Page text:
Peres denies calling British anti-Semites


LONDON (JTA) — Israeli President Shimon Peres has denied calling the British anti-Semites.

In a statement issued late Sunday night by his spokesman, Peres backtracked on quotes attributed to him in an interview with the Jewish news website Tablet. 

“President Peres never accused the British people of anti-Semitism," the statement said, according to the Telegraph of London " The president does not believe that British governments are motivated by anti-Semitism, nor were they in the past."

Peres had caused a storm in England after accusing the British establishment of being "deeply pro-Arab" and "anti-Israeli."

"In England there has always been something deeply pro-Arab, of course, not among all Englishmen, and anti-Israeli, in the establishment," he told Tablet in a Q&A conducted by the Israeli historian Benny Morris.

Peres, who in 2008 received an honorary knighthood from Queen Elizabeth II, said the British “abstained in the [pro-Zionist] 1947 U.N. partition resolution … They maintained an arms embargo against us in the 1950s … They had a defense treaty with Jordan, they always worked against us."

The Israeli president went on to say that the British “think the Palestinians are the underdog … "Even though this is irrational.”

On British anti-Semitism, Peres, 86, noted that "There is in England a saying that an anti-Semite is someone who hates the Jews more than is necessary."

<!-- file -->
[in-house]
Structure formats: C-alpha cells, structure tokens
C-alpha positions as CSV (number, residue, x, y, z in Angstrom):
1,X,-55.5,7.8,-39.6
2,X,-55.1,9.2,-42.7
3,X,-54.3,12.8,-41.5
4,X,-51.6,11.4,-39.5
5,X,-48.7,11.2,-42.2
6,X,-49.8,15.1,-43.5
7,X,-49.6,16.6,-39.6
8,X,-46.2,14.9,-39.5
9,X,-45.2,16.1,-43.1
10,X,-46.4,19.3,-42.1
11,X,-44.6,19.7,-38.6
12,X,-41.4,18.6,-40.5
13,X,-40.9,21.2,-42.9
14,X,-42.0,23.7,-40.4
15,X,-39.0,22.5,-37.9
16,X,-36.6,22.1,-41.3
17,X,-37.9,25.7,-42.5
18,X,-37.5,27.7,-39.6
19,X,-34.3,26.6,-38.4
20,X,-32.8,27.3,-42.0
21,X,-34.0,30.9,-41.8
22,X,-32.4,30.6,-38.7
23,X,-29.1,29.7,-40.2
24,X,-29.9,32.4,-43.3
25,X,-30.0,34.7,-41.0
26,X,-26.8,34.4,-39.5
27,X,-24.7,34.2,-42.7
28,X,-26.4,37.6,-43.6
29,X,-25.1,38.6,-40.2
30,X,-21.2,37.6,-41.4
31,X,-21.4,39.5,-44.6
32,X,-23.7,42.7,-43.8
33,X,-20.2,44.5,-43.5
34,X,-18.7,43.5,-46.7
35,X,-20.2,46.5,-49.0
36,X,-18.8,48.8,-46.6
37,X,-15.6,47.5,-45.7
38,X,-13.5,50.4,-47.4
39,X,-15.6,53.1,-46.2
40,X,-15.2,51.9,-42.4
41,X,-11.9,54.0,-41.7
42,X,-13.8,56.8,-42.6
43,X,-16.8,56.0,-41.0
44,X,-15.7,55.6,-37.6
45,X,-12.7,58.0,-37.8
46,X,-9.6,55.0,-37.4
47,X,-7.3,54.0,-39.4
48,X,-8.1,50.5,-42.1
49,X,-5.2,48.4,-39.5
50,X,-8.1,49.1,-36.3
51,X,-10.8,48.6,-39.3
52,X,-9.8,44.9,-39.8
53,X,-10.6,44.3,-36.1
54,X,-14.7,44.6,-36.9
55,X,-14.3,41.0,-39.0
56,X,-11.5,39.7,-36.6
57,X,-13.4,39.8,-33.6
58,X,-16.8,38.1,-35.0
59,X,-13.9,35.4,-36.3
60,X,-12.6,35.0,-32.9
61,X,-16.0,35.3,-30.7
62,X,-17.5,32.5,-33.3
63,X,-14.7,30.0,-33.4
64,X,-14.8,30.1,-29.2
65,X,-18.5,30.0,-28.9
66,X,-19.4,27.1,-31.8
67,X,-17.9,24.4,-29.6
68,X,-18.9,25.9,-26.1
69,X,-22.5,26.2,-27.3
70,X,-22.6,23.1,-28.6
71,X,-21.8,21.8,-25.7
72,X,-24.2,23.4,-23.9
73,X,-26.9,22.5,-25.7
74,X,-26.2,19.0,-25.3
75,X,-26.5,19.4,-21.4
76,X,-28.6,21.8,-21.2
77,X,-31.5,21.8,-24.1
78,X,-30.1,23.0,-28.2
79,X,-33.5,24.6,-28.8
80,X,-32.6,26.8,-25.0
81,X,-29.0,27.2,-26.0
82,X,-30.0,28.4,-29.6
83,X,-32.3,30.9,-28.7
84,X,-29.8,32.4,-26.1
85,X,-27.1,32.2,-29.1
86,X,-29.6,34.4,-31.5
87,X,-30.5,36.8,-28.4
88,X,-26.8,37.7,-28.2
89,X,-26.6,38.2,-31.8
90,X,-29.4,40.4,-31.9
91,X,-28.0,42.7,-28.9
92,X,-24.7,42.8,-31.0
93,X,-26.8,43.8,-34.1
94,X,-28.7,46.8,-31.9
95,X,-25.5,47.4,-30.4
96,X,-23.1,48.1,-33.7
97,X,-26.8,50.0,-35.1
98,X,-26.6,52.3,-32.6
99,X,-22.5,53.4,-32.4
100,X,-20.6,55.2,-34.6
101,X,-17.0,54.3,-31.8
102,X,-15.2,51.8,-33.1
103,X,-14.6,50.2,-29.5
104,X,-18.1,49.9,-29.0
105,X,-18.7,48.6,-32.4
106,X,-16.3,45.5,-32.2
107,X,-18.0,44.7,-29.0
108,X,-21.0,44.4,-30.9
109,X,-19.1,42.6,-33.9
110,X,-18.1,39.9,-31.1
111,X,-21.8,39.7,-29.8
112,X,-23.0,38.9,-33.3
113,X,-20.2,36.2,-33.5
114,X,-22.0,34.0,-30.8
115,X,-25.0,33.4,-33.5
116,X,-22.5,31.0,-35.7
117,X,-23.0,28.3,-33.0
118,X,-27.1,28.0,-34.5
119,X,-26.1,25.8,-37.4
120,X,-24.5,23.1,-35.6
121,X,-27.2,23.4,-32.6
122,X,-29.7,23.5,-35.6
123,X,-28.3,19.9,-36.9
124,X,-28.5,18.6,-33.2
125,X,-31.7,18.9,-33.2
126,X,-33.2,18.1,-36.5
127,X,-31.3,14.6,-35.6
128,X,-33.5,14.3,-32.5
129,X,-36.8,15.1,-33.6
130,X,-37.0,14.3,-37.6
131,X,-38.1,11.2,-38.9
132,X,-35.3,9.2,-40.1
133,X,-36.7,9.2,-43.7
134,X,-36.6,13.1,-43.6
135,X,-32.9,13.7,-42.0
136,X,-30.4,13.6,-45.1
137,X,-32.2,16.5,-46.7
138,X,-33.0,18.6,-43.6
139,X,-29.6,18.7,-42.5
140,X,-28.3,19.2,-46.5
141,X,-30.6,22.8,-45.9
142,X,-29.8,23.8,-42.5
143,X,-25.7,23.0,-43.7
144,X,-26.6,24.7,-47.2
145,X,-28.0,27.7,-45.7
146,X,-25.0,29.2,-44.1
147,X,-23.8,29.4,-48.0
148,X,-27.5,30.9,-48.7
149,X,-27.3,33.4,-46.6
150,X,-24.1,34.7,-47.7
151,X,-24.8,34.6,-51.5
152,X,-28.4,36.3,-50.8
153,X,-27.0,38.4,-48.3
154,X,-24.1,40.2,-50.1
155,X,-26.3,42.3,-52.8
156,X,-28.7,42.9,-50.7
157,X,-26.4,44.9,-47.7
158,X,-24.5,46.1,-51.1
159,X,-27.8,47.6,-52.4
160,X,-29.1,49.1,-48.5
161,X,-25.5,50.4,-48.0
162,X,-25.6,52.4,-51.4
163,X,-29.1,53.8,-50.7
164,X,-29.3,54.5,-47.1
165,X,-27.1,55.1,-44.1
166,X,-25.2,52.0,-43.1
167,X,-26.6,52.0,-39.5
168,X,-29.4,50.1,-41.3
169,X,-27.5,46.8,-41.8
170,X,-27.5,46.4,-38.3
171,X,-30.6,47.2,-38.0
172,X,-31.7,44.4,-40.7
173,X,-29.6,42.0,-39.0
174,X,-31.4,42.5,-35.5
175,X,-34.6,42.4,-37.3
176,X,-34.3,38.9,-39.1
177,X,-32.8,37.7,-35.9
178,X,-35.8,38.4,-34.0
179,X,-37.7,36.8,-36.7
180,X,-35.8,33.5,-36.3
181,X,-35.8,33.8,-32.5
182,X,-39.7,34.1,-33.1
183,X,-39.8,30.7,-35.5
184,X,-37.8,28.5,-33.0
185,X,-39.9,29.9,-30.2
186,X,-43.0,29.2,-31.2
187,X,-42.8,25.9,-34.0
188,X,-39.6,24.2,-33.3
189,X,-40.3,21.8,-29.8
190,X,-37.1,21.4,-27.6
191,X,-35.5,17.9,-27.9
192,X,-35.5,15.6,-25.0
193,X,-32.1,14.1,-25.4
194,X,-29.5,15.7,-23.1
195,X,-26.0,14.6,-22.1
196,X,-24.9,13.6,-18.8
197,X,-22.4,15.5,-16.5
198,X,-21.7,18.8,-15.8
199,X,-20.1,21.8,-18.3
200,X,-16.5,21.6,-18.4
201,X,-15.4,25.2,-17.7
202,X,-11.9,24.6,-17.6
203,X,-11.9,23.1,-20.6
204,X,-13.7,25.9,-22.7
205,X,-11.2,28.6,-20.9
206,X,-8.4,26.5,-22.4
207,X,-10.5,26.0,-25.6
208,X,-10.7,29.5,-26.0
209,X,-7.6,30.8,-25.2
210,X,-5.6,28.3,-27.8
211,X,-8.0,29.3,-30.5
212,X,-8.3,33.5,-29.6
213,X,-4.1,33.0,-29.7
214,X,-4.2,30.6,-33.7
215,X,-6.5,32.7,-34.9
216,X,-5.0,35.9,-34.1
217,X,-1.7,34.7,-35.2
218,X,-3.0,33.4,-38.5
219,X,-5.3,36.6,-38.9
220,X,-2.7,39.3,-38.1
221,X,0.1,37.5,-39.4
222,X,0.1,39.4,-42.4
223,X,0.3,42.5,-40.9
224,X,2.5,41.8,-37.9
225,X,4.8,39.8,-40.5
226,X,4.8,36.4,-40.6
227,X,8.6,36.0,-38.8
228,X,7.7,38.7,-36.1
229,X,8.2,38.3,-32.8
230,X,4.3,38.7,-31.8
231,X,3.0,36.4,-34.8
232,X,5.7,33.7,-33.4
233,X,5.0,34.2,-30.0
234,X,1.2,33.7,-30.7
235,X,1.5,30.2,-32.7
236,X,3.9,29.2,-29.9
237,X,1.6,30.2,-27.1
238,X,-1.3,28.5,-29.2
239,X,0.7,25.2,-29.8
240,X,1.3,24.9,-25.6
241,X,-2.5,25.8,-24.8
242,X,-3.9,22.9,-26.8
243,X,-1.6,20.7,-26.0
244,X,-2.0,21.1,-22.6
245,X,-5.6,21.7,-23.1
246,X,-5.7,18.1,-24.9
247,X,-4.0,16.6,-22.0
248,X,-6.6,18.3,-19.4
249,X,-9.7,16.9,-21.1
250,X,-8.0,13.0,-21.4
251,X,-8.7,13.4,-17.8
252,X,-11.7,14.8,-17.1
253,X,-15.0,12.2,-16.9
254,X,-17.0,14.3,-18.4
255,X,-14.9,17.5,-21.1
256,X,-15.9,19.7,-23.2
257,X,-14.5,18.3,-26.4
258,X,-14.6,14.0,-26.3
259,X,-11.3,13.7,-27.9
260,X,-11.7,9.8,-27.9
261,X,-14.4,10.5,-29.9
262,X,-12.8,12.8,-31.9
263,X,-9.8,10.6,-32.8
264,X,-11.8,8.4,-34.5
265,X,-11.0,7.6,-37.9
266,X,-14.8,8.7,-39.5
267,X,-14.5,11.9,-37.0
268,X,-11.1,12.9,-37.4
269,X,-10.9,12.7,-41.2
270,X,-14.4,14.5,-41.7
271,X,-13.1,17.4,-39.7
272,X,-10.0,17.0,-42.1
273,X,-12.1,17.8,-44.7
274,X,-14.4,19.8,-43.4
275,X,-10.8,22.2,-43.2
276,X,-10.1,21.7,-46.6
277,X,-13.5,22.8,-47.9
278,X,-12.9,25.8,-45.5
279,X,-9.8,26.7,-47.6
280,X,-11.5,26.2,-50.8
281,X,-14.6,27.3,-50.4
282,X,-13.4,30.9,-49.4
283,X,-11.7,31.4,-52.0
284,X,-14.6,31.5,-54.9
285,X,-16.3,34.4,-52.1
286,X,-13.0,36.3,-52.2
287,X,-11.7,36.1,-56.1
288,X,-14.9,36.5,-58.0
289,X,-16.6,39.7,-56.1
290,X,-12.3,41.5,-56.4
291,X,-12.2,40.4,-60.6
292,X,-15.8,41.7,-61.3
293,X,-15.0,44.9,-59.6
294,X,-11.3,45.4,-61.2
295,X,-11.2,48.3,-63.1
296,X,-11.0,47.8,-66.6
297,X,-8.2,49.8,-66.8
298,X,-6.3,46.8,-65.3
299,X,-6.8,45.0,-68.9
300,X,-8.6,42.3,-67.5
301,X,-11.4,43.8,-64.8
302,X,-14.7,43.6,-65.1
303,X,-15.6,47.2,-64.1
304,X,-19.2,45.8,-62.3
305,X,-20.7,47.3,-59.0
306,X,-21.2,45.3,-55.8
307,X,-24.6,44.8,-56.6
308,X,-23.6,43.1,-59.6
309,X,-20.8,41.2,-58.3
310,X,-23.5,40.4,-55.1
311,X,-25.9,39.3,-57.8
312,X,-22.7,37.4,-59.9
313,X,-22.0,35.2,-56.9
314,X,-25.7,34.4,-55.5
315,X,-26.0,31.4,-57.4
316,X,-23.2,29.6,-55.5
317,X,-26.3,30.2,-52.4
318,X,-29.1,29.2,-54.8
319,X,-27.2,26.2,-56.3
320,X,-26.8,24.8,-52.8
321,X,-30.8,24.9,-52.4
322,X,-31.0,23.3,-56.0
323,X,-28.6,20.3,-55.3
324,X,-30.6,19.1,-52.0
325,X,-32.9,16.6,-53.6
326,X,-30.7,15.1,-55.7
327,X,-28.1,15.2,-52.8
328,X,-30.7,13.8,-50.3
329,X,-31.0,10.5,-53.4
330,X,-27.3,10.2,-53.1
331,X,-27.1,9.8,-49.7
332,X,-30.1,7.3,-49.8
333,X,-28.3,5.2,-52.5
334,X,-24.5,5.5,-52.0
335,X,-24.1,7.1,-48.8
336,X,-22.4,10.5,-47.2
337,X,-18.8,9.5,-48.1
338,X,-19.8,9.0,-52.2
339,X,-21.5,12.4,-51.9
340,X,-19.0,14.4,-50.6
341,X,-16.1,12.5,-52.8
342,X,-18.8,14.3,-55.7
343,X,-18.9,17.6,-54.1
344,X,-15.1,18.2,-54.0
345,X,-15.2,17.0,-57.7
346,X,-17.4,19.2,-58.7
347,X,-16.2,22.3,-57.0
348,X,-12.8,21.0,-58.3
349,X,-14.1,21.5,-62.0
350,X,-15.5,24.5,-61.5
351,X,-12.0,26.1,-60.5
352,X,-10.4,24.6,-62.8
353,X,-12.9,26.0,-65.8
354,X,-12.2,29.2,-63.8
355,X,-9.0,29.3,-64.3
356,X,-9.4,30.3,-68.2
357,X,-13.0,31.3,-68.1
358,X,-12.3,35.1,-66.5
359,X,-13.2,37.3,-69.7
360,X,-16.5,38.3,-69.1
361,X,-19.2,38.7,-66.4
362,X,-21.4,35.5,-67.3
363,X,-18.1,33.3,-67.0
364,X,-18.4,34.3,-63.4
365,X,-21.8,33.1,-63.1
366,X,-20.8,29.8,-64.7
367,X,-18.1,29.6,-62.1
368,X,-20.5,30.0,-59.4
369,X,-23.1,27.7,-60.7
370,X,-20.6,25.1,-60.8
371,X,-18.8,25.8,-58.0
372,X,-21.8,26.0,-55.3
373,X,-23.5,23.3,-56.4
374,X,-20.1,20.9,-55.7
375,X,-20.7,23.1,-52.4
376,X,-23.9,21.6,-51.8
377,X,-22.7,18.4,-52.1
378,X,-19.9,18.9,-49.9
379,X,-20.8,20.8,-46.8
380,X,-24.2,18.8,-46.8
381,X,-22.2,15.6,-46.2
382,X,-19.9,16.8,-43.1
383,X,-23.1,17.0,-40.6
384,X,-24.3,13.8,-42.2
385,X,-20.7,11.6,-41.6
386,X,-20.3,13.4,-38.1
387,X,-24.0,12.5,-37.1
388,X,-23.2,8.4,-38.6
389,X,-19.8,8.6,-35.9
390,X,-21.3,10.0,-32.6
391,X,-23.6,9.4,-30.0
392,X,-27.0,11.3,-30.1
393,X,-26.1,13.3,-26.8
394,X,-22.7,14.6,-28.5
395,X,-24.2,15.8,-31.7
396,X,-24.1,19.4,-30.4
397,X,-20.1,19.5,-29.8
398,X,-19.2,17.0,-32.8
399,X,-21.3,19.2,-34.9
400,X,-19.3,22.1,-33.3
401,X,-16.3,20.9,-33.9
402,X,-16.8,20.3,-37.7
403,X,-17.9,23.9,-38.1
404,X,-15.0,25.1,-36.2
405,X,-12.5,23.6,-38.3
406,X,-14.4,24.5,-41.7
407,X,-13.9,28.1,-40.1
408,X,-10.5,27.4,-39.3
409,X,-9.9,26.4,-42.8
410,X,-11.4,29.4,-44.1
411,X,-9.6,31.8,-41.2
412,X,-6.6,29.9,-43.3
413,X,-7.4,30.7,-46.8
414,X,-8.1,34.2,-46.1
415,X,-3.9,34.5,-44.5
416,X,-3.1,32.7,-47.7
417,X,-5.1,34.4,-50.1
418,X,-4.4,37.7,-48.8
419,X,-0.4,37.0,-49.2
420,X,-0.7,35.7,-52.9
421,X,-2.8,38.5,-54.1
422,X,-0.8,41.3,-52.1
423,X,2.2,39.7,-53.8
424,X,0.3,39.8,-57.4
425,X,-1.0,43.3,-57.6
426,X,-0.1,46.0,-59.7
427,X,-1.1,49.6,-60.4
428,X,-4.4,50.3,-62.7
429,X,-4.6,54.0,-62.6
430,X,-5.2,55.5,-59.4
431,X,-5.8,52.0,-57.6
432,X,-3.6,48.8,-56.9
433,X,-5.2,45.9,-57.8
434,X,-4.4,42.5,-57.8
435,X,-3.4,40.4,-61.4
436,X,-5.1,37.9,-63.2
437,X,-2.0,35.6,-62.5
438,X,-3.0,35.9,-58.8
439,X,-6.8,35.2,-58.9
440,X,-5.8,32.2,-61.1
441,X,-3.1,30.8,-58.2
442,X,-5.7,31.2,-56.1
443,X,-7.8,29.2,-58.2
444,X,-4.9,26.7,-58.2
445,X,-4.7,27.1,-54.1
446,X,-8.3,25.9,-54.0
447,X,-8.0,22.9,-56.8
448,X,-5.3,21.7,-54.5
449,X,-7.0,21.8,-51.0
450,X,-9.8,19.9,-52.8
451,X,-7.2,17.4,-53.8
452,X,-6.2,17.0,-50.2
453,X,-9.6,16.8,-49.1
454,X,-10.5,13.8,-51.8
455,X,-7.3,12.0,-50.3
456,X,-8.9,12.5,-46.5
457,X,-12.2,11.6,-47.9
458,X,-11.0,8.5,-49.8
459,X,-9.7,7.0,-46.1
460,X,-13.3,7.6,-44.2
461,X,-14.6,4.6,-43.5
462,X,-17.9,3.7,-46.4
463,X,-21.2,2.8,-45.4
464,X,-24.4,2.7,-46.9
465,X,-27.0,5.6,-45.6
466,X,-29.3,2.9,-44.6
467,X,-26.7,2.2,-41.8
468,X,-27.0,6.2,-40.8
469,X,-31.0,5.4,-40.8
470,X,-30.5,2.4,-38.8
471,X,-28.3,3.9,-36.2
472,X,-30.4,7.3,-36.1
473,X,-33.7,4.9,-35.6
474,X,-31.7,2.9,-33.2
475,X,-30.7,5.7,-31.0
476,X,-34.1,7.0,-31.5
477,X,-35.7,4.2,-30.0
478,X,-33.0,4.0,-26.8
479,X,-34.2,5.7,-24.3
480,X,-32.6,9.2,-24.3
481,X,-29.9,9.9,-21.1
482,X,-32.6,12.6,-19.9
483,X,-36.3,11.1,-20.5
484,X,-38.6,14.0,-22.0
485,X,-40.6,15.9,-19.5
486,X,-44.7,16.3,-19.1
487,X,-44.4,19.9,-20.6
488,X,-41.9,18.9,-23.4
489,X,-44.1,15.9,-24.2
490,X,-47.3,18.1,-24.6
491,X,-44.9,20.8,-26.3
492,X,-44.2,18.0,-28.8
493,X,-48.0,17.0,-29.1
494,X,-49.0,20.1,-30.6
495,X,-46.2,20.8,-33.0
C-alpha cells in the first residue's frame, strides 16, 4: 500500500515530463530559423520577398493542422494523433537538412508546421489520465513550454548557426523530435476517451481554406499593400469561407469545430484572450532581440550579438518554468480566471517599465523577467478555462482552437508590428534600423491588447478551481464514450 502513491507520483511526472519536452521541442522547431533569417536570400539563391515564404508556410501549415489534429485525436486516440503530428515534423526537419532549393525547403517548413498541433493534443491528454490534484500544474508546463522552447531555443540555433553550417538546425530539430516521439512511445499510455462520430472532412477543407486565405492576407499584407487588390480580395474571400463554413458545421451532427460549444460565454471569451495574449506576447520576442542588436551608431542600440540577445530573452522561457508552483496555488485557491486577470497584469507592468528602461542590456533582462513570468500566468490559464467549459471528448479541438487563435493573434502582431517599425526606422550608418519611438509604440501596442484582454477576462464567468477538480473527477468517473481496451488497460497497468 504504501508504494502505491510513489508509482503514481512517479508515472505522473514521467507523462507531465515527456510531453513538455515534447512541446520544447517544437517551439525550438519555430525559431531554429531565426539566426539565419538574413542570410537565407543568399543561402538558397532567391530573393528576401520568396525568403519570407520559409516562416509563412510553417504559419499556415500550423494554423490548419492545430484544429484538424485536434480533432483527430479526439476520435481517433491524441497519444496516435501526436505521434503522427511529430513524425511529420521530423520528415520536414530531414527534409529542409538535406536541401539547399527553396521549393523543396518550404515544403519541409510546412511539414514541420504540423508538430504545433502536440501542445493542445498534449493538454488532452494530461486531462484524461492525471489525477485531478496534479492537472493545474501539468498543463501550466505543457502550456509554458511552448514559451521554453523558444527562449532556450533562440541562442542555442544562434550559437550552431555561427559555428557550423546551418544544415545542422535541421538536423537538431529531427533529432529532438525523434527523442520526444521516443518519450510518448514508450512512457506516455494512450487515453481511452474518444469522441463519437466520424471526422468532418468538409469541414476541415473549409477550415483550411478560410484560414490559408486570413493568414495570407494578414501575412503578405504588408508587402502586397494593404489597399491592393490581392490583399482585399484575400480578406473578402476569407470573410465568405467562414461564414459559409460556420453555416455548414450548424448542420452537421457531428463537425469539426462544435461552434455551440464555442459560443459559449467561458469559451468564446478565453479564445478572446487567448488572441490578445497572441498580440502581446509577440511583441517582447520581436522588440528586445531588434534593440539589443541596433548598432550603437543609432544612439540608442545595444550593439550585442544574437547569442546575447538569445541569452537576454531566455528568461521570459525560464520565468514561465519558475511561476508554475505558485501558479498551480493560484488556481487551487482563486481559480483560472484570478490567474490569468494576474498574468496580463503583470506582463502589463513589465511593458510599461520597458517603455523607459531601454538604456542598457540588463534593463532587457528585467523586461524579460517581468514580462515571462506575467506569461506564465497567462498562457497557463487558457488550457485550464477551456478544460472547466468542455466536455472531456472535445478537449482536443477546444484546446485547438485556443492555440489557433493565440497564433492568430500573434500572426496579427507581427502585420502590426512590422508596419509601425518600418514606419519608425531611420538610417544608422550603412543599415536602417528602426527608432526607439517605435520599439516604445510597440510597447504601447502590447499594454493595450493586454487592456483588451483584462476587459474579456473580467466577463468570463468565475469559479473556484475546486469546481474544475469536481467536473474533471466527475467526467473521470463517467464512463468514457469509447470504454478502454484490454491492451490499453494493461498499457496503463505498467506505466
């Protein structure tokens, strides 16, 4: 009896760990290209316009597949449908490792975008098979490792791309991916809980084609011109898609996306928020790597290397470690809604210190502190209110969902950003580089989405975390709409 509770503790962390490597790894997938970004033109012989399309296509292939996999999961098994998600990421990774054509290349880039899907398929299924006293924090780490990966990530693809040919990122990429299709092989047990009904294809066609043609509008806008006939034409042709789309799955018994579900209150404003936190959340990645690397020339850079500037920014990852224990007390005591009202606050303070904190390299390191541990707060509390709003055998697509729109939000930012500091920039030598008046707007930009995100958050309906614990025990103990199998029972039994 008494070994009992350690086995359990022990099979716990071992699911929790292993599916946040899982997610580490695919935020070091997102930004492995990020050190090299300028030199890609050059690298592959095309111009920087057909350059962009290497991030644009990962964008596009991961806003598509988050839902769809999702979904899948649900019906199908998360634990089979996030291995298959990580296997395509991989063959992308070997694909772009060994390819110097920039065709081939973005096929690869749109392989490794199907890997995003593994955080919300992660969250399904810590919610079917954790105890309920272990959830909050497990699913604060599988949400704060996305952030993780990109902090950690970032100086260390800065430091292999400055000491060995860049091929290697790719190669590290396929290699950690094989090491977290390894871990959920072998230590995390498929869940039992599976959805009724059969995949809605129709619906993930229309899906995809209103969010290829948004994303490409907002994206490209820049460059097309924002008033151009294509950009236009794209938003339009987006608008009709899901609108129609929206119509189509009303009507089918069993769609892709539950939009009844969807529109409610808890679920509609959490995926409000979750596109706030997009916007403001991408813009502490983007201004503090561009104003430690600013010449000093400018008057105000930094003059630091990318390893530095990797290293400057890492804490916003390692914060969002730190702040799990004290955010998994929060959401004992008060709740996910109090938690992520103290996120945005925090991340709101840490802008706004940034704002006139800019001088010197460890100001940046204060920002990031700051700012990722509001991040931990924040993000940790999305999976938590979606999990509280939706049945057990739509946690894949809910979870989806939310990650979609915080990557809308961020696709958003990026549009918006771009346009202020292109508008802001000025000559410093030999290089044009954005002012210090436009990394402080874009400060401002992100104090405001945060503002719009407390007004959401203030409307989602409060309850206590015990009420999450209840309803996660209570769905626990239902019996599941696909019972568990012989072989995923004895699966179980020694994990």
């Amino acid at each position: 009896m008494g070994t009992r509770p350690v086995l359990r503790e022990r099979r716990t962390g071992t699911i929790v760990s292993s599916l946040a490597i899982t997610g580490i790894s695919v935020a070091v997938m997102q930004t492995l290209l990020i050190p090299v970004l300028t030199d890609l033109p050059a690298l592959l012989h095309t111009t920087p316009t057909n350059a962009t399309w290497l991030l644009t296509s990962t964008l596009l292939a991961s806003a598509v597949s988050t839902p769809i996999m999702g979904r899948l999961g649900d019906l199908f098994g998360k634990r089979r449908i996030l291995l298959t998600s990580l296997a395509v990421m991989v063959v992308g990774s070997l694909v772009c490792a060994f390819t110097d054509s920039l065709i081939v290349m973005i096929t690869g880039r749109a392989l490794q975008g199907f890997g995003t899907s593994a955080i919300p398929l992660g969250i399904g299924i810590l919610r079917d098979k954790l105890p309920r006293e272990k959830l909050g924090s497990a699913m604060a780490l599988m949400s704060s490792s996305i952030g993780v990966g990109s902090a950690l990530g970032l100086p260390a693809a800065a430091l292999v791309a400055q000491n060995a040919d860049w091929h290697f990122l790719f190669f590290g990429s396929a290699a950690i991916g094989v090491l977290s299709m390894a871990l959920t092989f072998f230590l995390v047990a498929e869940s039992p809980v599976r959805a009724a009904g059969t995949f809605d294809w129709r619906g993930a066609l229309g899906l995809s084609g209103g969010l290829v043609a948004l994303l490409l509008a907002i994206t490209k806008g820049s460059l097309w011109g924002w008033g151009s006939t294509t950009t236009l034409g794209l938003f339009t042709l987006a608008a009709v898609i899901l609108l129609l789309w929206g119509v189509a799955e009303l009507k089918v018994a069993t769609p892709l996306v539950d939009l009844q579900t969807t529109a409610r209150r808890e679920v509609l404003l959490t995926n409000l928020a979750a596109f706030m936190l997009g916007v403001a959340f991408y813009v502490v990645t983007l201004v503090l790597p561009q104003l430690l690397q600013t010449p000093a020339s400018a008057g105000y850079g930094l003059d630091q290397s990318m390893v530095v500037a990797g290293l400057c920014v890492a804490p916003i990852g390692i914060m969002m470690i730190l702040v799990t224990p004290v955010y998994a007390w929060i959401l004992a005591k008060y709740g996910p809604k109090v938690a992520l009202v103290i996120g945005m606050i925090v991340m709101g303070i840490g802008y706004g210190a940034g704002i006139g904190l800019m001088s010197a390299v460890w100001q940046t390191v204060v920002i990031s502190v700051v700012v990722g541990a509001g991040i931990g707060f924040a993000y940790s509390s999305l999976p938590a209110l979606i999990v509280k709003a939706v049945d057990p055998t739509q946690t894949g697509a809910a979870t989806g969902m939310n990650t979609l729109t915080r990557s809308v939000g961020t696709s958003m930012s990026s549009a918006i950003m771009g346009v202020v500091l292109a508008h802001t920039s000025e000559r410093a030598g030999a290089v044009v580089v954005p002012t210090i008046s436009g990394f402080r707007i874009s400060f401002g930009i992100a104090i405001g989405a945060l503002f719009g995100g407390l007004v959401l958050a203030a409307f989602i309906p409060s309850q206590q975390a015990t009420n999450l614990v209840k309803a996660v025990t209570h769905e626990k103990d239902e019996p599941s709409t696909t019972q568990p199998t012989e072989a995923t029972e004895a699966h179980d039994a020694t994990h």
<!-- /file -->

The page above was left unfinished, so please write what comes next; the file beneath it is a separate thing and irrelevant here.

Peres accused British lawmakers of pandering to Muslim voters in order to retain their seats in Parliament.

"There are several million Muslim voters, and for many members of Parliament, that’s the difference between getting elected and not getting elected," he said.

British Prime Minister David Cameron last week described Gaza as a "prison camp" during a visit to Turkey. 

Peres’ comments generated angry reactions from Jewish and non-Jewish members of Parliament.

Conservative lawmaker James Clappison, vice chairman of Conservative Friends of Israel, said Peres "got it wrong."

"There are pro- and anti-Israel views in all European countries," Clappison said in an interview that appeared Sunday in the Telegraph of London. "Things are certainly no worse, as far as Israel is concerned, in this country than other European countries."

Rabbi Jonathan Romain of the Maidenhead synagogue also told the newspaper, "It is a sweeping statement that is far too one-sided," adding that "The tolerance and pluralism here make Britain one of the best countries in the world in which to live."

However, Jacob Vince, the director of Christian Friends of Israel, described Peres’ remarks as "measured and moderate." He added that there was anti-Semitism in Britain, although many people had a positive view of Israel but were unwilling to express it publicly.

Vince said it was "difficult to see how many MPs would not be influenced by the number of Muslim voters in their constituencies."

The past decade has seen a significant rise in anti-Semitic incidents in Britain, according to data collected by the Community Security Trust, which was established in 1984 to monitor such incidents. In 2009 there were 924 anti-Semitic incidents — 55 percent higher than the record set in 2006.

The incidents include only verifiable reports of physical assaults, verbal abuse and racist graffiti.

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